Review the resignation form before moving forward with the resignation process so you can verify any critical information or get clarification on unclear details. If the reason your resigning employee lists for leaving is unclear or even hints at employer wrongdoing, seek clarification with your employee, document all interactions in writing and resolve those issues with the employee if possible.

Contact a business and employment lawyer with experience in Chinese law if you’re unsure about any part of the resignation form or process.

employees may pursue legal action to secure some or all of their employee bonus, regardless of the circumstances under which they left

3. Resolve All Outstanding Matters With the Employee

Do resolve all outstanding matters with your departing employee, including — and especially — any bonus payments. In many instances and in many locales in China, the employer is required to pay bonuses to resigning employees.

For example, many Chinese courts have held that, even if the employer has a written policy stating resigning employees will not receive a year-end bonus, the former employee is entitled to a prorated bonus based on the actual time worked in the applicable year.

Employees may pursue legal action to secure some or all of their employee bonus, regardless of the circumstances under which they left. The key is prevention. You should research right now — based on your localeemployment contracts and employer rules and regulations — whether your resigning employees are entitled to a bonus or not. When you figure out your answer, consider modifying what you have to strike a better compromise for you and your former employee if the applicable laws allow changes.

If you face an employee resignation, review the specific situation and any communications regarding that particular employee before making your bonus determination. Regardless of what you conclude regarding the need to pay an employee bonus, try to secure a written agreement with the departing employee that directly addresses this issue and keep it for your records.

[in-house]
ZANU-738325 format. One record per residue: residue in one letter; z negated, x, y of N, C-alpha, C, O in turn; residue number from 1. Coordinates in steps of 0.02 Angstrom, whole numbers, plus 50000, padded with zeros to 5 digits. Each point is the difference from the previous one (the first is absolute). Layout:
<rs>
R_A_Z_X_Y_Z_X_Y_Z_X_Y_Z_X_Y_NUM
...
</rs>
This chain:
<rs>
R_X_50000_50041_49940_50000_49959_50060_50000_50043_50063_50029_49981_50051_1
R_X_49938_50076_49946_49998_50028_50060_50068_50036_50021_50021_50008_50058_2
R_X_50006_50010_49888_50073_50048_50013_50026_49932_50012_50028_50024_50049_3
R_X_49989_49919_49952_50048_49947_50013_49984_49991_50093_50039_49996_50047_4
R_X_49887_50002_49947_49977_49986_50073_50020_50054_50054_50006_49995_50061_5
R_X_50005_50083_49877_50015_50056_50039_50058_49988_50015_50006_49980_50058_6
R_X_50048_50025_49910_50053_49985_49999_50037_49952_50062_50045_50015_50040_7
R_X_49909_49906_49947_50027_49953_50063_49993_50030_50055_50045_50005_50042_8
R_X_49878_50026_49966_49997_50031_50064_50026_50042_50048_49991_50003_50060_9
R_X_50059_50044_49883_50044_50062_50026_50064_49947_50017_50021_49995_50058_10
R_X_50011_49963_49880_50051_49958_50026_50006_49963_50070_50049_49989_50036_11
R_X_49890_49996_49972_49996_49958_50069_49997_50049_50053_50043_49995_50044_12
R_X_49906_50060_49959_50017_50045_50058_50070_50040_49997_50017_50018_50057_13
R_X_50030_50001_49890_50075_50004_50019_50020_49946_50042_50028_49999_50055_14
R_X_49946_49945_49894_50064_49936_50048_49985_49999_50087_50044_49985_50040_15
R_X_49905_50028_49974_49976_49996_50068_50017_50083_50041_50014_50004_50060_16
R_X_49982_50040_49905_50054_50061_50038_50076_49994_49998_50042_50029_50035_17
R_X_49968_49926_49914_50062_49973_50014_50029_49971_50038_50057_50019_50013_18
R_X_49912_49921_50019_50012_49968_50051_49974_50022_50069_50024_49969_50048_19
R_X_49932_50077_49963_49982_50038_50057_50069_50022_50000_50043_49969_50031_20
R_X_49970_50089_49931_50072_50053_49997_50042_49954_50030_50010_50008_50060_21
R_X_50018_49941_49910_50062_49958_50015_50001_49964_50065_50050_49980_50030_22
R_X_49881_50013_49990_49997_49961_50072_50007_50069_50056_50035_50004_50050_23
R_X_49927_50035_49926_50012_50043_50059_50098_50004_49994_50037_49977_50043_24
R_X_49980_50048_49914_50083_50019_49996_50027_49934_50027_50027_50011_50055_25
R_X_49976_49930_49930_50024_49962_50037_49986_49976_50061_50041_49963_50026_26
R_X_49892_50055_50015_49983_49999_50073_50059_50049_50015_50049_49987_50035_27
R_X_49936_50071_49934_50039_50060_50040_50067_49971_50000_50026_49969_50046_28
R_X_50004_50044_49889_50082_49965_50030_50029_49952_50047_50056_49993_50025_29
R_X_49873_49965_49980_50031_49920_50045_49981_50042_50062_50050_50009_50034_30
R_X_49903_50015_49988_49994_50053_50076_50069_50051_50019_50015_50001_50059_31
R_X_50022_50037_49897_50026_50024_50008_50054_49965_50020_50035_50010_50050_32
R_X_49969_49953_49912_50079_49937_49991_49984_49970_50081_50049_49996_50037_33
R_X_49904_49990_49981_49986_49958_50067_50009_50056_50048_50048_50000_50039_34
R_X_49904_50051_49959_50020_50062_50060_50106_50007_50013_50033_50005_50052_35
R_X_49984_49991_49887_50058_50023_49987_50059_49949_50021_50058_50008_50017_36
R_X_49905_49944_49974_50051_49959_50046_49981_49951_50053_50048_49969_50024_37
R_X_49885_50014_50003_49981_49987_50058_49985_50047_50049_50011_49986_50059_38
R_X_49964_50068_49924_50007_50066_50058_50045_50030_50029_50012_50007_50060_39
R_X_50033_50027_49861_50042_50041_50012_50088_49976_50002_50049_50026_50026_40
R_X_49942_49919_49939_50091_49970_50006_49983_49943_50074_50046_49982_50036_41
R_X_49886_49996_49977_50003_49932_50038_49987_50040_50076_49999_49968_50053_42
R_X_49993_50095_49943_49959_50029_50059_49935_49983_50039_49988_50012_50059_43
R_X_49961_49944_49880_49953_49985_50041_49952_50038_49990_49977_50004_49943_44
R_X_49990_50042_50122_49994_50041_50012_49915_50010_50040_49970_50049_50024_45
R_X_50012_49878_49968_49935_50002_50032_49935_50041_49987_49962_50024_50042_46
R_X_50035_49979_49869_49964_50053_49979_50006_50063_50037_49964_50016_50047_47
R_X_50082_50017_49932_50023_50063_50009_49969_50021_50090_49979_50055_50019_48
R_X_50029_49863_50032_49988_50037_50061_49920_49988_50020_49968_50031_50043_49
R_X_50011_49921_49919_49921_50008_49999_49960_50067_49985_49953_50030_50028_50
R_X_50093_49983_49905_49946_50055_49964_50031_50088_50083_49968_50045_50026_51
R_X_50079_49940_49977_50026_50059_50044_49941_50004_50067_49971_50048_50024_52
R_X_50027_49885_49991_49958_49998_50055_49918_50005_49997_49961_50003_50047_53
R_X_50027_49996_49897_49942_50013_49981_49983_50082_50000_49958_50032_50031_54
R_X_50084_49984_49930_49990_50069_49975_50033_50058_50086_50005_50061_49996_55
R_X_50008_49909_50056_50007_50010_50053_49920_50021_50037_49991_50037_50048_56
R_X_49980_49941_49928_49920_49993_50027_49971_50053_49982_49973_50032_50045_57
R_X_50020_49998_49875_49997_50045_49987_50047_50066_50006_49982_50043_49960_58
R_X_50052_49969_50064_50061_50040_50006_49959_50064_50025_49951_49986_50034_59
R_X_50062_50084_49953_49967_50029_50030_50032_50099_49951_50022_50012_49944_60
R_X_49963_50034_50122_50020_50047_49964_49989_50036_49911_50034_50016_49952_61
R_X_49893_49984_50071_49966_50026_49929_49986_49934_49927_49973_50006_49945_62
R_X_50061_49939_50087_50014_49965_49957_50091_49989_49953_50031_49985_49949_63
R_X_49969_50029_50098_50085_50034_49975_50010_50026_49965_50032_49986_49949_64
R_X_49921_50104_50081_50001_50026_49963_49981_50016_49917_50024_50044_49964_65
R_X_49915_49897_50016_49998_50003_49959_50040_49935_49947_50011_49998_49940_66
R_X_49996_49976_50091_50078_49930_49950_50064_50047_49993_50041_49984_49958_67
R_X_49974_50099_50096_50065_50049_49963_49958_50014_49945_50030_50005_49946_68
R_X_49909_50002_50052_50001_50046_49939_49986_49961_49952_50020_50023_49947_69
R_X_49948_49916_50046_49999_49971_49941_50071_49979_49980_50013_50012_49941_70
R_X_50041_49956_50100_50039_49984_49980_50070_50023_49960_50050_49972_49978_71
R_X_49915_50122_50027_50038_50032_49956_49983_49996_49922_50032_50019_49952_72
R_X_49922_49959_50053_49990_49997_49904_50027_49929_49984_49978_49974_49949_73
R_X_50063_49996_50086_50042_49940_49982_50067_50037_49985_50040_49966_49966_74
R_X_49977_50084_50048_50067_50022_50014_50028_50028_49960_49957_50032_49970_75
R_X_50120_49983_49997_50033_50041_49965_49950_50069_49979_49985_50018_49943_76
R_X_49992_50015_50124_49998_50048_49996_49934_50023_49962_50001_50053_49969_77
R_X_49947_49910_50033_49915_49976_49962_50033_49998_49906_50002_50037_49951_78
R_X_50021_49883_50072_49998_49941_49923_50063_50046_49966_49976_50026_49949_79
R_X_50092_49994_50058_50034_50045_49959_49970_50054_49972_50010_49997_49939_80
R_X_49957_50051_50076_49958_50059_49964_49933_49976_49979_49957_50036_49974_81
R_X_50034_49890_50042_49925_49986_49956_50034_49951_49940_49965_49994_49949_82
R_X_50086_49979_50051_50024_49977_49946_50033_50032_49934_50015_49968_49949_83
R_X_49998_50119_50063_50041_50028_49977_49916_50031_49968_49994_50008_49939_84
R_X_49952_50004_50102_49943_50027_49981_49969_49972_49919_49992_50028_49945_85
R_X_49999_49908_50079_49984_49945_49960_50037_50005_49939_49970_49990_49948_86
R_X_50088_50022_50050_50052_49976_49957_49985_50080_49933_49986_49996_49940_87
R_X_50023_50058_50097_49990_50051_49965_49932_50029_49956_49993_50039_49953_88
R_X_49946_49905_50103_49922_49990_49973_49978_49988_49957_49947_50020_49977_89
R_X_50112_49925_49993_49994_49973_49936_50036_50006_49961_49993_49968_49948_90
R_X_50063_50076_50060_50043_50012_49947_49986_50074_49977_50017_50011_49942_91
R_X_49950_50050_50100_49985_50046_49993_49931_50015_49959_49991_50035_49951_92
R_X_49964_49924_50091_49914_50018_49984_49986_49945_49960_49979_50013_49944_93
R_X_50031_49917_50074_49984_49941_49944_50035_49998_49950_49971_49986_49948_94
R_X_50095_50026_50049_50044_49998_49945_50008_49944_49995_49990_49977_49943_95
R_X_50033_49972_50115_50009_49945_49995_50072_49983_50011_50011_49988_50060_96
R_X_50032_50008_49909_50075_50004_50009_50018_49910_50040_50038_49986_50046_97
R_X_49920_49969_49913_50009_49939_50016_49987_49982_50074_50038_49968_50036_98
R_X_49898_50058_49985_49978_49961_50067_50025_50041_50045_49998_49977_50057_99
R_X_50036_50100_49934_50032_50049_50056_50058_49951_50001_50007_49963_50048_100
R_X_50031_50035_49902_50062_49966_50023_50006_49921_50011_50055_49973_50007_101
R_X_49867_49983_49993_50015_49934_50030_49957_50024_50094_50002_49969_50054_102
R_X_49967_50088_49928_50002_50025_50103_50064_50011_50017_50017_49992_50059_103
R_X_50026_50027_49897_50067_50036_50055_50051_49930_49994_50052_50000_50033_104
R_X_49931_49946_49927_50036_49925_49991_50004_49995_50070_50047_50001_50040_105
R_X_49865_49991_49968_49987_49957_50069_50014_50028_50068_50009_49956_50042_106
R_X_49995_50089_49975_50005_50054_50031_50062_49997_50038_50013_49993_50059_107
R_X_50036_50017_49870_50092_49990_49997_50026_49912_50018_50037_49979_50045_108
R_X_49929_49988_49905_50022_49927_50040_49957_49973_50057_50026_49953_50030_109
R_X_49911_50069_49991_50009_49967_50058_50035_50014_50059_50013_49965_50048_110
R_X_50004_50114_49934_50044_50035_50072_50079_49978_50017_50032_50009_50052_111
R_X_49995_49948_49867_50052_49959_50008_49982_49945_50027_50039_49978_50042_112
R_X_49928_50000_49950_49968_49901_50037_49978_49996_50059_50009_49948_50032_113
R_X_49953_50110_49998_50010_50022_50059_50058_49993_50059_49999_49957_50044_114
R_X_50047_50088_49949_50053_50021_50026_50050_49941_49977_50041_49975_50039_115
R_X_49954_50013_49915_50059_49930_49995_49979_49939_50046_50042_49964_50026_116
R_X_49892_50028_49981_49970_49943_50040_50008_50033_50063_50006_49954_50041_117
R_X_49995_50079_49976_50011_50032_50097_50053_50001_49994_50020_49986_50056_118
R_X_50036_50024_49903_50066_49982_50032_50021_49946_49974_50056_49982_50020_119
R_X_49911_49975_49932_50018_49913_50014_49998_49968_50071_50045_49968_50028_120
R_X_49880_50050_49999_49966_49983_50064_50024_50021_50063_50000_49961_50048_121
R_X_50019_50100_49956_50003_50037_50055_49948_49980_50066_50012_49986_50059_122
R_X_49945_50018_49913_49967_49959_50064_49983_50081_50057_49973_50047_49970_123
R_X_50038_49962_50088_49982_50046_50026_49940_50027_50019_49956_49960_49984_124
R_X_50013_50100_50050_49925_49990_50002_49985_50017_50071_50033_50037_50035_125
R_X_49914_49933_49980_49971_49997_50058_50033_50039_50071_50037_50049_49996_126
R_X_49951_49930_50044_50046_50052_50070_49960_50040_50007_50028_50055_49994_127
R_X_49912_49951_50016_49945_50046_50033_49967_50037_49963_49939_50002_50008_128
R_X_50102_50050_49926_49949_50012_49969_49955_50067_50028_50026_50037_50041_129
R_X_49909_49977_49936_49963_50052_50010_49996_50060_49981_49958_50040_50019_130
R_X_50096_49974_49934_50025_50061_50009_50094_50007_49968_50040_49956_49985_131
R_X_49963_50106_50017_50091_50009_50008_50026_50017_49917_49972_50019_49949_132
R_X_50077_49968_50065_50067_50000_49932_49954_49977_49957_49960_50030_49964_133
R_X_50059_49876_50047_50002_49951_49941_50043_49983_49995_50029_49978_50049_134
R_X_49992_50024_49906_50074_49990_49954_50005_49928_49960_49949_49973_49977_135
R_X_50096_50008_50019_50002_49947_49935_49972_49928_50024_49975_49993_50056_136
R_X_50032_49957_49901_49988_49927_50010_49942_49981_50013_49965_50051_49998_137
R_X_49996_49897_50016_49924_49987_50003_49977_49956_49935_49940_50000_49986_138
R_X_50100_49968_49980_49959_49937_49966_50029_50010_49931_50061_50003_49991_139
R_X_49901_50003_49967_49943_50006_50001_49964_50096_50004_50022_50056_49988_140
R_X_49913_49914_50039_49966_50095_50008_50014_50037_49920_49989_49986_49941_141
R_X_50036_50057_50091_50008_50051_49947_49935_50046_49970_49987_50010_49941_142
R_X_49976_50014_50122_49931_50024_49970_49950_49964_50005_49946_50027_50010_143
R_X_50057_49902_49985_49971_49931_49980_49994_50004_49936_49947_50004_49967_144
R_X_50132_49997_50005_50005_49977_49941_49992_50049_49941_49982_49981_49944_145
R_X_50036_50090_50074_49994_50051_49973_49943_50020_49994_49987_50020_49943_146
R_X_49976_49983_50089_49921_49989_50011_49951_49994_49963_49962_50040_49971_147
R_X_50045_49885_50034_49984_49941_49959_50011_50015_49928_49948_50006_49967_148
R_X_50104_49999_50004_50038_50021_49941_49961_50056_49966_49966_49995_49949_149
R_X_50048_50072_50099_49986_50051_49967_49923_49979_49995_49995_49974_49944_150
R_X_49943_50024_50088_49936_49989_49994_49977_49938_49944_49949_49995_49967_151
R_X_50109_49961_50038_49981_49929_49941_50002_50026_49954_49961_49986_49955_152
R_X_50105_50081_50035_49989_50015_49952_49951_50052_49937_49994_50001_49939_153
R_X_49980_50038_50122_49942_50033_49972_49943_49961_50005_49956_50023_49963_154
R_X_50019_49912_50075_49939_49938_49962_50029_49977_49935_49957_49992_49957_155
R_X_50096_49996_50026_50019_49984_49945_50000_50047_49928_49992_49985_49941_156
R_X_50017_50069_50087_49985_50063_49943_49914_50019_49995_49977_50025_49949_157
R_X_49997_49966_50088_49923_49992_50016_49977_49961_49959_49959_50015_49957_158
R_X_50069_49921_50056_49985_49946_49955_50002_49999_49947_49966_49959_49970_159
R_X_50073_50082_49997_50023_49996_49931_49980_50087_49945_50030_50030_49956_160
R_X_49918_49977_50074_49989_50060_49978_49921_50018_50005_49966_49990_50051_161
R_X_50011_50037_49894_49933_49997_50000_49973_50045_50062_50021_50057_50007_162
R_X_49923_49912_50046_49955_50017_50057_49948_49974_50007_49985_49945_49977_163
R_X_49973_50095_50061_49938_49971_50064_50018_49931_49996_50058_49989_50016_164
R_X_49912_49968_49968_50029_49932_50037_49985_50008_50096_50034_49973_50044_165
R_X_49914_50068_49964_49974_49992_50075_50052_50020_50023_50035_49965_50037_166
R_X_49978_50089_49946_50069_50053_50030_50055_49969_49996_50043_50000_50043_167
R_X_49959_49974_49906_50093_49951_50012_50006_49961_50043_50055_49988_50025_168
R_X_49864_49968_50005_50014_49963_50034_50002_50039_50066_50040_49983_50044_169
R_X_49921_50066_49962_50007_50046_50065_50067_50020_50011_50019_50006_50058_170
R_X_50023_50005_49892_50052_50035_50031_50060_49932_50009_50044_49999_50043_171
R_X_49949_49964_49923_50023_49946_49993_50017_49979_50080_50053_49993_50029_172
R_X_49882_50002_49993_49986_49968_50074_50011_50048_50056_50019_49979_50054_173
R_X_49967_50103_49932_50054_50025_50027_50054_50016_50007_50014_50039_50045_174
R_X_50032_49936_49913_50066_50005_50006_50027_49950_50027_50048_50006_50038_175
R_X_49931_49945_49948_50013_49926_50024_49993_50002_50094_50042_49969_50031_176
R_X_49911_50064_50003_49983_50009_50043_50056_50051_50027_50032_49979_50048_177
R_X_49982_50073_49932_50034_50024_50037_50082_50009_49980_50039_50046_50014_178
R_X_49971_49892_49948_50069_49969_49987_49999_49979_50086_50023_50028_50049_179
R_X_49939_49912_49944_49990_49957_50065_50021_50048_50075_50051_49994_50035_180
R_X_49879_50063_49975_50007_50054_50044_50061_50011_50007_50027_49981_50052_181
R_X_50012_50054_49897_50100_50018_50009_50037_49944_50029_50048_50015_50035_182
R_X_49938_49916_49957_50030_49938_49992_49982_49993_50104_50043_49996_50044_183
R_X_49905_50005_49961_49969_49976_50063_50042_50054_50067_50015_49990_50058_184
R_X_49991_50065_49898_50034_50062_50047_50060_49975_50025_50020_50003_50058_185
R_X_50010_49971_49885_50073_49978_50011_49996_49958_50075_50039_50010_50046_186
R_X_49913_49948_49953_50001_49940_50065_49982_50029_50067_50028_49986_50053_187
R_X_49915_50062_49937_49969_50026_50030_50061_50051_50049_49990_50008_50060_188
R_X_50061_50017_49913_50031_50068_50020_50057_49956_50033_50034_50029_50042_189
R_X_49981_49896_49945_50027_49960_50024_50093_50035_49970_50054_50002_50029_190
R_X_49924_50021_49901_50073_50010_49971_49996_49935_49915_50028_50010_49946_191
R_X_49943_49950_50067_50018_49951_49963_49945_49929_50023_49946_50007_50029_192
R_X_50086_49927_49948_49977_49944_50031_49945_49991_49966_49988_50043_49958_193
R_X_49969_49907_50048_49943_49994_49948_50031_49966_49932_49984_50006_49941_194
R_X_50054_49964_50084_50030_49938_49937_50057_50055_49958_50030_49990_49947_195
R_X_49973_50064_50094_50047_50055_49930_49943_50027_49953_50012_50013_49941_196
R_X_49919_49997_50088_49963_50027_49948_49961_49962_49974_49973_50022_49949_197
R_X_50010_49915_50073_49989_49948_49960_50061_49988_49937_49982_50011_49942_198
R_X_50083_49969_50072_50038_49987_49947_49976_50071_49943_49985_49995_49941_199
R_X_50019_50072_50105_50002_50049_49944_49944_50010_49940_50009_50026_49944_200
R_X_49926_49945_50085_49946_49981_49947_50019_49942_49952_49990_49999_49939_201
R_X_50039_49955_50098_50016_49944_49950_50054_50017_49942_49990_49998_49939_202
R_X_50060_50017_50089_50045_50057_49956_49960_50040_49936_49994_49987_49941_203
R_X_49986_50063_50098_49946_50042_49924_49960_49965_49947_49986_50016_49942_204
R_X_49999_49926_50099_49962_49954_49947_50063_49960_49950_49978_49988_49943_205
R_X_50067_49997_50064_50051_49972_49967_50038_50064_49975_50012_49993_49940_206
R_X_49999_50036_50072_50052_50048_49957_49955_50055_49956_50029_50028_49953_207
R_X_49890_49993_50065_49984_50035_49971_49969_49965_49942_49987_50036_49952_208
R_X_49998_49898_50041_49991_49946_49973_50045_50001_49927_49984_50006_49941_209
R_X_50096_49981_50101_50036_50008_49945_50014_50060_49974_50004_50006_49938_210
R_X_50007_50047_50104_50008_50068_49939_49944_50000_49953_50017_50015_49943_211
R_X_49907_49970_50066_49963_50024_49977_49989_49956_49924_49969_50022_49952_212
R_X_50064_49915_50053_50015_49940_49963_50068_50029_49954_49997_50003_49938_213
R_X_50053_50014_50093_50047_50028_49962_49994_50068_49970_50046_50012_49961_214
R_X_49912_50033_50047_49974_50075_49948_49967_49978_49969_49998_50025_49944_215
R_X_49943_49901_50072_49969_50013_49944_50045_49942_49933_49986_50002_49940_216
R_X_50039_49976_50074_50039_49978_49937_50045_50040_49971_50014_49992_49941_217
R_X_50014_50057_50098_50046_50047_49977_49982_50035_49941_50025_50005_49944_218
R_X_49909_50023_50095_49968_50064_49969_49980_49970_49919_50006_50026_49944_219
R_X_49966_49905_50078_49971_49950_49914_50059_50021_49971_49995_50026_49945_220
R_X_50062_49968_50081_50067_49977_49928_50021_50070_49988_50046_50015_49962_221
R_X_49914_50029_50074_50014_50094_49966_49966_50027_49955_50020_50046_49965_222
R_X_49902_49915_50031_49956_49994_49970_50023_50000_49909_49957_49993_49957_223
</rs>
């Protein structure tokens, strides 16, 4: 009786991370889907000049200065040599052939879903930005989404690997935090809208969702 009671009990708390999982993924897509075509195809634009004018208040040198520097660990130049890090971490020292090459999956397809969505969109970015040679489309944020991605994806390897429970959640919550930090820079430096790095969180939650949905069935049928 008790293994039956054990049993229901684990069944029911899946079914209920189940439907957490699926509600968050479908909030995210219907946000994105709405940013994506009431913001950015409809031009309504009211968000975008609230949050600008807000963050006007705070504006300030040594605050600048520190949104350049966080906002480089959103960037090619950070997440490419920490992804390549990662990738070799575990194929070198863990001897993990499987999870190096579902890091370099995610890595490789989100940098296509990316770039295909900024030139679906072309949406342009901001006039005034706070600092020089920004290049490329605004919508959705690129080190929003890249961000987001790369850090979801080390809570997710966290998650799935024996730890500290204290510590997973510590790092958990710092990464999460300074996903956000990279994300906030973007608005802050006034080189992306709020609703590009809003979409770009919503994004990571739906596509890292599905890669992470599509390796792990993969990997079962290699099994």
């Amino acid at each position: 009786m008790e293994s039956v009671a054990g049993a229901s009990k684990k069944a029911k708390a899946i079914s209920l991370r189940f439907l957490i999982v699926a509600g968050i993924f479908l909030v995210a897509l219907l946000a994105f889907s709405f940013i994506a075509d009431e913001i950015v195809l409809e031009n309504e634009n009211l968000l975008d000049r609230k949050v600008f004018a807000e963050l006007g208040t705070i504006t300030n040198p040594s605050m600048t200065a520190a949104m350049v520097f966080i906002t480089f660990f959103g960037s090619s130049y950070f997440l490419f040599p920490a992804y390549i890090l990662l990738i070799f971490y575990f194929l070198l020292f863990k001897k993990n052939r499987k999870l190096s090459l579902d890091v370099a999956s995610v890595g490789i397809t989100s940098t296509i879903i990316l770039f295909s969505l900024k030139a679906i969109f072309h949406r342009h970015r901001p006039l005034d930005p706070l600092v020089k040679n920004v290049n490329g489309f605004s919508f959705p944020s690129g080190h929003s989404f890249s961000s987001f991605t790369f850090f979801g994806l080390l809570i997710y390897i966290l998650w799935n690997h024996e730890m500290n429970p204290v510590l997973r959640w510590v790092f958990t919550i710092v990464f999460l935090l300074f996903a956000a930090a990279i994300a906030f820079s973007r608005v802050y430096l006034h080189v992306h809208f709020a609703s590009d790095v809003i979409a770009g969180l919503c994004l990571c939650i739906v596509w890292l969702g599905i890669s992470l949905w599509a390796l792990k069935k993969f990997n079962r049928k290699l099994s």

Other outstanding matters to resolve might include:

  • Negotiations: If your employee resigns at a critical time for your business or provides an essential service that might be challenging to replace, consider negotiating. You could ask them to consider staying a few extra weeks to better train their replacement, assuring them the additional time will work around their new career plans, if necessary. Depending on the employee’s reason for leaving, you may consider negotiating a pay raise or more flexible scheduling to keep them on the team.
  • Exit interviews: Exit interviews can be formal or informal — the important part is having a clear picture of why the employee is resigning so you can address any necessary changes in your existing policies or workflow. Encourage honesty and be open to accepting their feedback without reacting too strongly.
  • Replacement plans: If the resigning employee had special expertise or held a significant position in your company, work with them to create a plan for replacement. While finding and hiring a new employee is your responsibility, the resigning employee may be willing to create a list of characteristics to look for in a new hire or assemble a package of important notes for a smoother transition.

How Best to Handle a China Employee Resignation

Losing an employee is rarely easy, but it’s an unavoidable part of operating a business. The bottom line is to handle all employee resignations with care and document every step of the process.